Robotic Pets for Seniors

In this article...
  • Discover how robotic pets, including robotic dogs and cats, can benefit seniors by improving their mood, health and general well-being now and in the future.

There’s a common perception that seniors resist technology, but studies show that older people are embracing the digital age. 

A 2019 report found that people over 60 spend more than half of their daily leisure hours using TV, computers, or other electronic devices. In addition, nearly 75% of people aged over 65 are internet users, compared to just 14% at the turn of the century. 

As seniors incorporate more technology into their lives, robotic pets may be the next frontier.

What Are Robotic Pets?

Robotic pets are robots designed to look and interact like real pets. Sensors in the robots help them interact with external stimuli, including touch and sounds. For example, robotic cats purr and lick themselves and robotic dogs who bark with excitement. Most robotic pets have batteries and can be turned off or muted depending on the user’s needs.

Robotic pets were originally toys designed for children. However, the creators of these toys have further built on the original technology and created new robotic pets for seniors.

Is It Helpful for Older Adults to Have Robotic Pets as Companions?

Robotic pets can be fitting companions for older adults. Having a robotic pet to interact with can reduce loneliness as they are engaging and entertaining. These robots can complement interaction with caregivers and loved ones rather than replace them, and they may even improve the person’s longevity.

People who work in aged care units note that many residents love robotic pets, and these cyber animals bring out their nurturing side. They also provide comfort to many residents, much like a security blanket or living support animal. 

However, robotic pets are not always received so warmly. Some residents reacted with indifference or even annoyance. The overwhelming majority of residents respond positively though, suggesting that robotics pets can be a great addition to the lives of many seniors.

Robotic pets are likely to advance further and bring even more benefits for older individuals as technology improves. For example, Hasbro is working on a new generation Joy for All pet with artificial intelligence. This robotic pet could help seniors with tasks, such as retrieving their glasses or reminding them to take medication. A smart robotic pet with these capabilities could be incredibly valuable for those living with mild dementia.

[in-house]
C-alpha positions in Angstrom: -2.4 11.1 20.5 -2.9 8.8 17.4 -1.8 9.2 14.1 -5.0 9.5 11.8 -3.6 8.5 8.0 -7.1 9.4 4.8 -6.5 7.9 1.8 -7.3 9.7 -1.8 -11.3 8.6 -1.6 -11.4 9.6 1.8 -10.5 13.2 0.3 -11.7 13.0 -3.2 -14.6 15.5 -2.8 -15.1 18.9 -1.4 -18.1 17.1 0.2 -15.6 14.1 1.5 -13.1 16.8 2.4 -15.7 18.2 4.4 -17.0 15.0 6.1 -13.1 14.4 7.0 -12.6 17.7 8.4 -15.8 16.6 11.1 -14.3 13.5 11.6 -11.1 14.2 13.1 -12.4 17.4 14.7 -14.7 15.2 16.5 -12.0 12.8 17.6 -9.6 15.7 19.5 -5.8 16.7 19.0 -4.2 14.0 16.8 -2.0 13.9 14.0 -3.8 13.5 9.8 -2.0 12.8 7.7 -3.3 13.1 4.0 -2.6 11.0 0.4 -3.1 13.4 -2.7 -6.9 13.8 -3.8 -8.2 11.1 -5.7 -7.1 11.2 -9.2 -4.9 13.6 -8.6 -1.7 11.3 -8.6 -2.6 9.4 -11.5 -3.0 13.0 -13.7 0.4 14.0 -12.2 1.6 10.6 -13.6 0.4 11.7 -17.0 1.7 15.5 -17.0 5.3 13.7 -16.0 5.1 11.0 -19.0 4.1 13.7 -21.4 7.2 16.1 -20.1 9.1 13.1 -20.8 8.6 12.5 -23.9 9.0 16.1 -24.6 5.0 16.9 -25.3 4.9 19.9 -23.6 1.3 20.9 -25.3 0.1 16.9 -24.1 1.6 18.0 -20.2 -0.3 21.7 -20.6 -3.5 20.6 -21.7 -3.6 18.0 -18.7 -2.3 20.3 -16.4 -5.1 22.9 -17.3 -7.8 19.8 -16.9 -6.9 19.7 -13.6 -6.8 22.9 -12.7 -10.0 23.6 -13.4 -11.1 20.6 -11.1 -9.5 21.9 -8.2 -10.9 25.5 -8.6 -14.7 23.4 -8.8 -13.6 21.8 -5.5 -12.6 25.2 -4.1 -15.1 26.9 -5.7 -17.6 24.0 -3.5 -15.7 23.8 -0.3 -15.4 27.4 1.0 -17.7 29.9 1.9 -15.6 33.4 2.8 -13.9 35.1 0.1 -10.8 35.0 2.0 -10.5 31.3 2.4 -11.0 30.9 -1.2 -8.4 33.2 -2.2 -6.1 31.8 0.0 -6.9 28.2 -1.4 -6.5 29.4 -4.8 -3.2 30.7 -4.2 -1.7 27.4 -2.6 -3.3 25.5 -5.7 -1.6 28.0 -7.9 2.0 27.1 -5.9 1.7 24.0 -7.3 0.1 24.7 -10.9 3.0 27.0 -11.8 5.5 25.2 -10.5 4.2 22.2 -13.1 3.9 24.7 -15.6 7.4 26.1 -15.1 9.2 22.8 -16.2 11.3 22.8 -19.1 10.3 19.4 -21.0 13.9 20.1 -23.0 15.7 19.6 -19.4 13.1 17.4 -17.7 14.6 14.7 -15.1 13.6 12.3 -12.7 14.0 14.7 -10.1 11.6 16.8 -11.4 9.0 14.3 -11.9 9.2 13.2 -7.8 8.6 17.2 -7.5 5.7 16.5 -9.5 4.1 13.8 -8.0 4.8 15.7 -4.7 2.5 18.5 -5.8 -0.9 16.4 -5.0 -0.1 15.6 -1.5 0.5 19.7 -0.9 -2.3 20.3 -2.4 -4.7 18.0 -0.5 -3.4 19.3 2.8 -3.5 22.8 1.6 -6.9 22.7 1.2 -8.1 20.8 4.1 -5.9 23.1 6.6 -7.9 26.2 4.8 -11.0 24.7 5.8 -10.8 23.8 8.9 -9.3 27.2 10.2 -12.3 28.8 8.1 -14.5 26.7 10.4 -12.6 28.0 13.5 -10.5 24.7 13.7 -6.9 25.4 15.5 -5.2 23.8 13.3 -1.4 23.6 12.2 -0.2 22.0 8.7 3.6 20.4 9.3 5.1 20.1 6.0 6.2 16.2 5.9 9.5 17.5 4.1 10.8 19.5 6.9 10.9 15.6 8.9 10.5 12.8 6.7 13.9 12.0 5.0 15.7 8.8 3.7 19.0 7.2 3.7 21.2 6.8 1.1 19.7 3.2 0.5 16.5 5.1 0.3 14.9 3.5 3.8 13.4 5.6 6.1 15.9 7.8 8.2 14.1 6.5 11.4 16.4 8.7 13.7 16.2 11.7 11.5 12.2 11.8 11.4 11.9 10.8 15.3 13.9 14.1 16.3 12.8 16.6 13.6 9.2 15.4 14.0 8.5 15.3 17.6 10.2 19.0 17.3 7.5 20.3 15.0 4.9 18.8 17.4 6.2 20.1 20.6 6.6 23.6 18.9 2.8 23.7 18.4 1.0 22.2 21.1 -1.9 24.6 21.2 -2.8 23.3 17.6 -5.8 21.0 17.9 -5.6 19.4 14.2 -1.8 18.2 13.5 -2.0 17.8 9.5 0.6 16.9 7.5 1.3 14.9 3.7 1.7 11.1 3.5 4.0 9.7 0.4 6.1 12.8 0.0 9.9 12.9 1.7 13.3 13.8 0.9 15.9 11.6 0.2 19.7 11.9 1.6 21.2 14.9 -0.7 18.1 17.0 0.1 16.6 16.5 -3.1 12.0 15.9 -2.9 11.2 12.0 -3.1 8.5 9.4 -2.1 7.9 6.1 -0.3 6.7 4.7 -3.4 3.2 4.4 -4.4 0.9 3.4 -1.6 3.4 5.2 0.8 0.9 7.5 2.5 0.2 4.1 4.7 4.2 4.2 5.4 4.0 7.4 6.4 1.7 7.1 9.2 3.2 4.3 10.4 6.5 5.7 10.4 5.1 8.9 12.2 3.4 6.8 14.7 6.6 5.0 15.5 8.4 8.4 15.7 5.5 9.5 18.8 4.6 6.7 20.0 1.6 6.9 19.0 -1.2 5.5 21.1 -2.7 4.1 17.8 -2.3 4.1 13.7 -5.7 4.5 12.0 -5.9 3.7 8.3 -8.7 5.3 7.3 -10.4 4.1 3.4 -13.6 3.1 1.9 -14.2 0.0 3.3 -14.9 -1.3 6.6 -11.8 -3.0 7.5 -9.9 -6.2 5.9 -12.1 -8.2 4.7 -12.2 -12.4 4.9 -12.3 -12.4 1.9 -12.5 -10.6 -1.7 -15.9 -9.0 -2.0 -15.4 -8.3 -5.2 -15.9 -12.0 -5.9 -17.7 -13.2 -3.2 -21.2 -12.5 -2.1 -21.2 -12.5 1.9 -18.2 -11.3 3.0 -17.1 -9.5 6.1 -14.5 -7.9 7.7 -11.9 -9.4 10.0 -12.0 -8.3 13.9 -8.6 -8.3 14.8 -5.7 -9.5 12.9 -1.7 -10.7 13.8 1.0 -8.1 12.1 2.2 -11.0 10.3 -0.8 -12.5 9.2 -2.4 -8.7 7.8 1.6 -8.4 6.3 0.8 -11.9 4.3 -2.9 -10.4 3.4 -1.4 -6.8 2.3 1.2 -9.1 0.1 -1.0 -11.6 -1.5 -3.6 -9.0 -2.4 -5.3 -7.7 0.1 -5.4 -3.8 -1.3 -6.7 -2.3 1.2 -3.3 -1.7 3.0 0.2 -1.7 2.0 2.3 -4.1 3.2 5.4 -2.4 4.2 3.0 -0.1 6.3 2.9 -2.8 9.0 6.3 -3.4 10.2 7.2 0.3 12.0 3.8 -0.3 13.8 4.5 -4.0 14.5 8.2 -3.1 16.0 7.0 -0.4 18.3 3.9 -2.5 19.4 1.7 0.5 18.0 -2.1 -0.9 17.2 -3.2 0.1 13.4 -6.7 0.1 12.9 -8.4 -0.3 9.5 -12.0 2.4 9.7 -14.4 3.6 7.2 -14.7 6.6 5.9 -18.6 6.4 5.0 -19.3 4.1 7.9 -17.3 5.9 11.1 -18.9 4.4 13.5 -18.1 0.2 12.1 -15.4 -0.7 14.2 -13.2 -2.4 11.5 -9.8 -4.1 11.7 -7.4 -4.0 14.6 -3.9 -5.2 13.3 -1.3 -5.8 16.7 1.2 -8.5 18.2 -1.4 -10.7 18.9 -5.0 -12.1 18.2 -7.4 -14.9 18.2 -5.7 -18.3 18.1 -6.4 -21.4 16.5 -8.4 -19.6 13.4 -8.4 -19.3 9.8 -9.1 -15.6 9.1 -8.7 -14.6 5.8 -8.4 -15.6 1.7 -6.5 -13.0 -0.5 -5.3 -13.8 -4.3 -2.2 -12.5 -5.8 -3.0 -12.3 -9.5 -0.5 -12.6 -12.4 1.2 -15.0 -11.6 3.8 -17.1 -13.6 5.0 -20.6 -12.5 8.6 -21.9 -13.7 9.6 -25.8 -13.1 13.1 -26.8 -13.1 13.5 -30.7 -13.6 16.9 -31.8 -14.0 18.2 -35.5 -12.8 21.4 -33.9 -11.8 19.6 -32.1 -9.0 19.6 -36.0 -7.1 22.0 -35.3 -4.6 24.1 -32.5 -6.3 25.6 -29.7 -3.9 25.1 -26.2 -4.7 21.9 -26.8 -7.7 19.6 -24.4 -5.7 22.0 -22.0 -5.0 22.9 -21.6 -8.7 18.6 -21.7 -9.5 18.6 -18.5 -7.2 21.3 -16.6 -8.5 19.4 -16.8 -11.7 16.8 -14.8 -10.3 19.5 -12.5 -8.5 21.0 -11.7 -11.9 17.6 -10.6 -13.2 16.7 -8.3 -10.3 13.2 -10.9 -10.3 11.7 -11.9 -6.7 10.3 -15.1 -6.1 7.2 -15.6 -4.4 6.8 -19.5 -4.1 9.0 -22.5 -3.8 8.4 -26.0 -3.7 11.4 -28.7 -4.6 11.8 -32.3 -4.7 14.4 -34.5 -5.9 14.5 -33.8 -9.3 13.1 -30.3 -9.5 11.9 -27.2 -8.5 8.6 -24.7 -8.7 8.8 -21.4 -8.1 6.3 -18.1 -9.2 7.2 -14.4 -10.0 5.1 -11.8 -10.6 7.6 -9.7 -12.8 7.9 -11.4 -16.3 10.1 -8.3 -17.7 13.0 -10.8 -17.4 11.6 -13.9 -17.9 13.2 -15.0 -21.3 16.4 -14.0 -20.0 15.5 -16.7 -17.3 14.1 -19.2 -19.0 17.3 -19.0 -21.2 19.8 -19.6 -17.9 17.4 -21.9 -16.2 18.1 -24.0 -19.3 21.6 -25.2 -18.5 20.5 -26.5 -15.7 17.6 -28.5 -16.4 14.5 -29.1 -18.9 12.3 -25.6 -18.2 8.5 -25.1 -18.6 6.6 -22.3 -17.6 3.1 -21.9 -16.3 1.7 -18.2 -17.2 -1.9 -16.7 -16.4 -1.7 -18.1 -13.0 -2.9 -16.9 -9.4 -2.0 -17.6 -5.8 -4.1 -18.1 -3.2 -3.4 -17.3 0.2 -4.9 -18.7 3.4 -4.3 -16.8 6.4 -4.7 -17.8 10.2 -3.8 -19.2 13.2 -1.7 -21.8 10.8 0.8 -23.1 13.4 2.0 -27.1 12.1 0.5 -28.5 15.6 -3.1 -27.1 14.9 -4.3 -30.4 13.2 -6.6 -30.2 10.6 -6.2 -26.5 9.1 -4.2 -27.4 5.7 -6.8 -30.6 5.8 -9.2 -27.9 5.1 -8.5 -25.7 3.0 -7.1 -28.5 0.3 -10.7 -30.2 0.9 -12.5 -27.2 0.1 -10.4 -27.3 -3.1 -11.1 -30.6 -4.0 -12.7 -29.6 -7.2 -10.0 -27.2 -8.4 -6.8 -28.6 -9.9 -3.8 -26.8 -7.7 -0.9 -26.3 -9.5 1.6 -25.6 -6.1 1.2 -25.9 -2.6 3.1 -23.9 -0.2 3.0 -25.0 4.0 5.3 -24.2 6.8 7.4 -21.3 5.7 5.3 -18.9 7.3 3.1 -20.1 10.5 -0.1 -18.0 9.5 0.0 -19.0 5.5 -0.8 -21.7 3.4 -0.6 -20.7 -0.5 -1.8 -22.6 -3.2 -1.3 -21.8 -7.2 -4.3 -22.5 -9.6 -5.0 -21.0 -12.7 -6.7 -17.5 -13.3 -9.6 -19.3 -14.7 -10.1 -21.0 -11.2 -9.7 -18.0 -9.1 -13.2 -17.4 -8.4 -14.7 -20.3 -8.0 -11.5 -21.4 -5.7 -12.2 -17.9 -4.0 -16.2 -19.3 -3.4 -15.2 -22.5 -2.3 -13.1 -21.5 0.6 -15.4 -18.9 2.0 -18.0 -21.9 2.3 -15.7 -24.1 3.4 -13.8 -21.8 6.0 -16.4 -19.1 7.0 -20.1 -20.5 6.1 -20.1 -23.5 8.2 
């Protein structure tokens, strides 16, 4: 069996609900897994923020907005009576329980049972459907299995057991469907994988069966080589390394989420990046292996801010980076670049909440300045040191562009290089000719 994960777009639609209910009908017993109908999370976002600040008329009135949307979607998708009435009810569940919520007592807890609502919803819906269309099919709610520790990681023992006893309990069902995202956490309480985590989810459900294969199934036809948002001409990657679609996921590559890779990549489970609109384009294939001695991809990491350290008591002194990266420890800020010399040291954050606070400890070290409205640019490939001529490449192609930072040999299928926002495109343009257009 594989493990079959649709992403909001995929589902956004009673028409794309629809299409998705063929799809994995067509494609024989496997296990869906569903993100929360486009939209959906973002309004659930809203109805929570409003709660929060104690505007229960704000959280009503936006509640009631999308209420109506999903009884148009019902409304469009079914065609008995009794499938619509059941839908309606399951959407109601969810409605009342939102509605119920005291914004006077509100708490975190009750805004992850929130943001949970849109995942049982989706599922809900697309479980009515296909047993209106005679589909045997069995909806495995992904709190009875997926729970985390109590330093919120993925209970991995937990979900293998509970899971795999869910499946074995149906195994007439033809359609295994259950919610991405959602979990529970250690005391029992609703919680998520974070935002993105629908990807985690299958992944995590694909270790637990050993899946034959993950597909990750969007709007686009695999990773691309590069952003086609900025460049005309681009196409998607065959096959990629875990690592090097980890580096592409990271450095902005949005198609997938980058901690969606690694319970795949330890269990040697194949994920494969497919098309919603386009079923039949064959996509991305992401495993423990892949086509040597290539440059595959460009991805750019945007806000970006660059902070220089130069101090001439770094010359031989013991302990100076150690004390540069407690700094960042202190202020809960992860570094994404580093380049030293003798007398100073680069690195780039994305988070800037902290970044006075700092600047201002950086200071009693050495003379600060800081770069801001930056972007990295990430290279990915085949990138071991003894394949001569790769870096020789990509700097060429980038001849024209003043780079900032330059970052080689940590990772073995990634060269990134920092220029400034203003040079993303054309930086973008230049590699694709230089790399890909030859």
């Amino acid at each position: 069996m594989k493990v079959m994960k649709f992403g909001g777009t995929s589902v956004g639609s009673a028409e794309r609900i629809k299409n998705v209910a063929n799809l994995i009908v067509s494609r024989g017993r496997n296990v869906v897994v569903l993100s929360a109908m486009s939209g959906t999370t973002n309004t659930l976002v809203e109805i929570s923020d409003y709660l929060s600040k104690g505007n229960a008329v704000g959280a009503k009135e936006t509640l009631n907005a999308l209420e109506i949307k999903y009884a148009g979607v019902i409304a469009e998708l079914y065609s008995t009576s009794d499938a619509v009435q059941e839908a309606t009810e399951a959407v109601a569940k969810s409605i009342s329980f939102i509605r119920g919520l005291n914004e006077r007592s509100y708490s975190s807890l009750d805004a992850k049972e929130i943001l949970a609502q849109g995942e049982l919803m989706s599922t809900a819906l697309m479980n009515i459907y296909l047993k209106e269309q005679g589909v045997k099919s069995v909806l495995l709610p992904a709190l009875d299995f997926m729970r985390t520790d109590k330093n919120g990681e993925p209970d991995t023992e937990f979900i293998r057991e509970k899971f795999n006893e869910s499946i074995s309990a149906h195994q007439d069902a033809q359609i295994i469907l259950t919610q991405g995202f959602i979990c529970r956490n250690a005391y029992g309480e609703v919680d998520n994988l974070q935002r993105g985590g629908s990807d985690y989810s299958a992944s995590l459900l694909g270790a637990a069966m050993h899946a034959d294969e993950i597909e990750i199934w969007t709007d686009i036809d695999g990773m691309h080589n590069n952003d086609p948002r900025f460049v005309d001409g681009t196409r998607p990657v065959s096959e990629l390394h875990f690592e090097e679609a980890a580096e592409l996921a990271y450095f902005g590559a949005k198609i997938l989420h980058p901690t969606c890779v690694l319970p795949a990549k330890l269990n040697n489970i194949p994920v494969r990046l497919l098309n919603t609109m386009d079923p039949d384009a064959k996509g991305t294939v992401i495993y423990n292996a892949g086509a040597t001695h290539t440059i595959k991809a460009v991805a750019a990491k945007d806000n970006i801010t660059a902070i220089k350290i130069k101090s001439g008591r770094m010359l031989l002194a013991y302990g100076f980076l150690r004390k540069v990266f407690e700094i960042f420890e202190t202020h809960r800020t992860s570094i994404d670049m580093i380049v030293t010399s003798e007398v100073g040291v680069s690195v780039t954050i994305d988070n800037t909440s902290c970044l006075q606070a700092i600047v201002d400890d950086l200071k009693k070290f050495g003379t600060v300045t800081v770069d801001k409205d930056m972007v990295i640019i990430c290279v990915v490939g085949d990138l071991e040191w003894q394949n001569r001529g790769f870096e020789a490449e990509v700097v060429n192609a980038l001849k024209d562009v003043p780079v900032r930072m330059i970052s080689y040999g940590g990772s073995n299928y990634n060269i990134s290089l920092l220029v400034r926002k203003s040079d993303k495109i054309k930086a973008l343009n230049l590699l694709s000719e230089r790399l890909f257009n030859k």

How Much Does A Robotic Pet Cost?

The prices of robotic costs vary dramatically, depending on the pet and its capabilities. To illustrate, a first-generation Hasbro Joy for All cat or dog is a relatively affordable option costing around $100. In contrast, more advanced robotic pets, such as PARO the baby seal, cost $6,000 to $8,000.

What Is a Good Pet for the Elderly?

A suitable pet for a senior person is inexpensive, low-maintenance, and affectionate. As many older individuals live in apartments and other smaller homes, an ideal pet doesn’t require expansive spaces. They also don’t need a lot of exercise, cleaning, or grooming.

Some good pets for seniors include:

  • Cats, especially those with short or no hair
  • Small dogs, such as Malteses and Shih Tzus, especially when older
  • Small birds, such as parakeets, canaries, and cockatiels
  • Several cold water fish
  • Small reptiles, such as geckos and turtles
  • Insects and arachnids, such as stick insects and tarantulas

Although these animals can all enhance someone’s life, they also require ongoing food and may have medical bills. 

Additionally, some seniors, especially those in some assisted living facilities or with serious cognitive and physical health impairments, may be unable to care for a pet. The worry about what will happen to their pets if they pass away or become ill is a major concern for others. For these seniors, a robotic pet could make an excellent choice of companion.

The Benefits Of Robotic Pets

Robotic pets can be a great alternative to real-life pets for seniors, offering companionship and entertainment without the responsibility. 

As this technology becomes more commonplace, the price of robotic pets is likely to fall, making them even more accessible to older people.

About the Author

Zia Sherrell is a digital health journalist with over a decade of healthcare experience, a bachelor’s degree in science from the University of Leeds and a master’s degree in public health from the University of Manchester. Her work has appeared in Netdoctor, Medical News Today, Healthline, Business Insider, Cosmopolitan, Yahoo, Harper's Bazaar, Men's Health and more.

When she’s not typing madly, Zia enjoys traveling and chasing after her dogs.

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